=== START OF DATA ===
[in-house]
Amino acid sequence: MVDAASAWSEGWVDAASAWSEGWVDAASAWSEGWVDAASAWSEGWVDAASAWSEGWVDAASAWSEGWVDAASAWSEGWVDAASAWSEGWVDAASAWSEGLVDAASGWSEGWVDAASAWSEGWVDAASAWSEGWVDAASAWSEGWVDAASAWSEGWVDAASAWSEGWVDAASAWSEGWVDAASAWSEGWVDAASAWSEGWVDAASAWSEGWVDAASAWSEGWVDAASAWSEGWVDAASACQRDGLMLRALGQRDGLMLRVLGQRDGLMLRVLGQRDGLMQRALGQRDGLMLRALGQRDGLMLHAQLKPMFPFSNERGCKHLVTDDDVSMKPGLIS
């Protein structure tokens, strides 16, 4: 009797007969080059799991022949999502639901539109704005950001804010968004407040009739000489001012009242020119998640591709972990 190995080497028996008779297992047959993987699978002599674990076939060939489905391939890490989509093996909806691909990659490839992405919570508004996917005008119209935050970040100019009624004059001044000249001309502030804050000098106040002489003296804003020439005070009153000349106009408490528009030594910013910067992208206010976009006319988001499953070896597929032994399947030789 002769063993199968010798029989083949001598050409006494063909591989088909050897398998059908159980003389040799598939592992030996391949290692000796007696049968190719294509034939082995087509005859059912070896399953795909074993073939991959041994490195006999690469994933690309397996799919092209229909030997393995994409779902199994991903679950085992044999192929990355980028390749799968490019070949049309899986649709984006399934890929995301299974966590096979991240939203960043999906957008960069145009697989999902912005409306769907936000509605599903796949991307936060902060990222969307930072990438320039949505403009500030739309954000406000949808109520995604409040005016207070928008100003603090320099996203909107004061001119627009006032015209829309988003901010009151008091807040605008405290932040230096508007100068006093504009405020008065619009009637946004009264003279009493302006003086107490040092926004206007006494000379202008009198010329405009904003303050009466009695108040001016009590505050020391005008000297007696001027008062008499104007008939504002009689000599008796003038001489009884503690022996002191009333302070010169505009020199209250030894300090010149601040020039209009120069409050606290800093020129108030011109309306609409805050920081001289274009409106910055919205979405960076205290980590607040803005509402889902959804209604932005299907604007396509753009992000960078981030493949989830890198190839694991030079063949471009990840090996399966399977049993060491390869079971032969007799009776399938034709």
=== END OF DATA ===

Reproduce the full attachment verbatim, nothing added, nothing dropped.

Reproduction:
[in-house]
Amino acid sequence: MVDAASAWSEGWVDAASAWSEGWVDAASAWSEGWVDAASAWSEGWVDAASAWSEGWVDAASAWSEGWVDAASAWSEGWVDAASAWSEGWVDAASAWSEGLVDAASGWSEGWVDAASAWSEGWVDAASAWSEGWVDAASAWSEGWVDAASAWSEGWVDAASAWSEGWVDAASAWSEGWVDAASAWSEGWVDAASAWSEGWVDAASAWSEGWVDAASAWSEGWVDAASAWSEGWVDAASACQRDGLMLRALGQRDGLMLRVLGQRDGLMLRVLGQRDGLMQRALGQRDGLMLRALGQRDGLMLHAQLKPMFPFSNERGCKHLVTDDDVSMKPGLIS
């Protein structure tokens, strides 16, 4: 009797007969080059799991022949999502639901539109704005950001804010968004407040009739000489001012009242020119998640591709972990 190995080497028996008779297992047959993987699978002599674990076939060939489905391939890490989509093996909806691909990659490839992405919570508004996917005008119209935050970040100019009624004059001044000249001309502030804050000098106040002489003296804003020439005070009153000349106009408490528009030594910013910067992208206010976009006319988001499953070896597929032994399947030789 002769063993199968010798029989083949001598050409006494063909591989088909050897398998059908159980003389040799598939592992030996391949290692000796007696049968190719294509034939082995087509005859059912070896399953795909074993073939991959041994490195006999690469994933690309397996799919092209229909030997393995994409779902199994991903679950085992044999192929990355980028390749799968490019070949049309899986649709984006399934890929995301299974966590096979991240939203960043999906957008960069145009697989999902912005409306769907936000509605599903796949991307936060902060990222969307930072990438320039949505403009500030739309954000406000949808109520995604409040005016207070928008100003603090320099996203909107004061001119627009006032015209829309988003901010009151008091807040605008405290932040230096508007100068006093504009405020008065619009009637946004009264003279009493302006003086107490040092926004206007006494000379202008009198010329405009904003303050009466009695108040001016009590505050020391005008000297007696001027008062008499104007008939504002009689000599008796003038001489009884503690022996002191009333302070010169505009020199209250030894300090010149601040020039209009120069409050606290800093020129108030011109309306609409805050920081001289274009409106910055919205979405960076205290980590607040803005509402889902959804209604932005299907604007396509753009992000960078981030493949989830890198190839694991030079063949471009990840090996399966399977049993060491390869079971032969007799009776399938034709």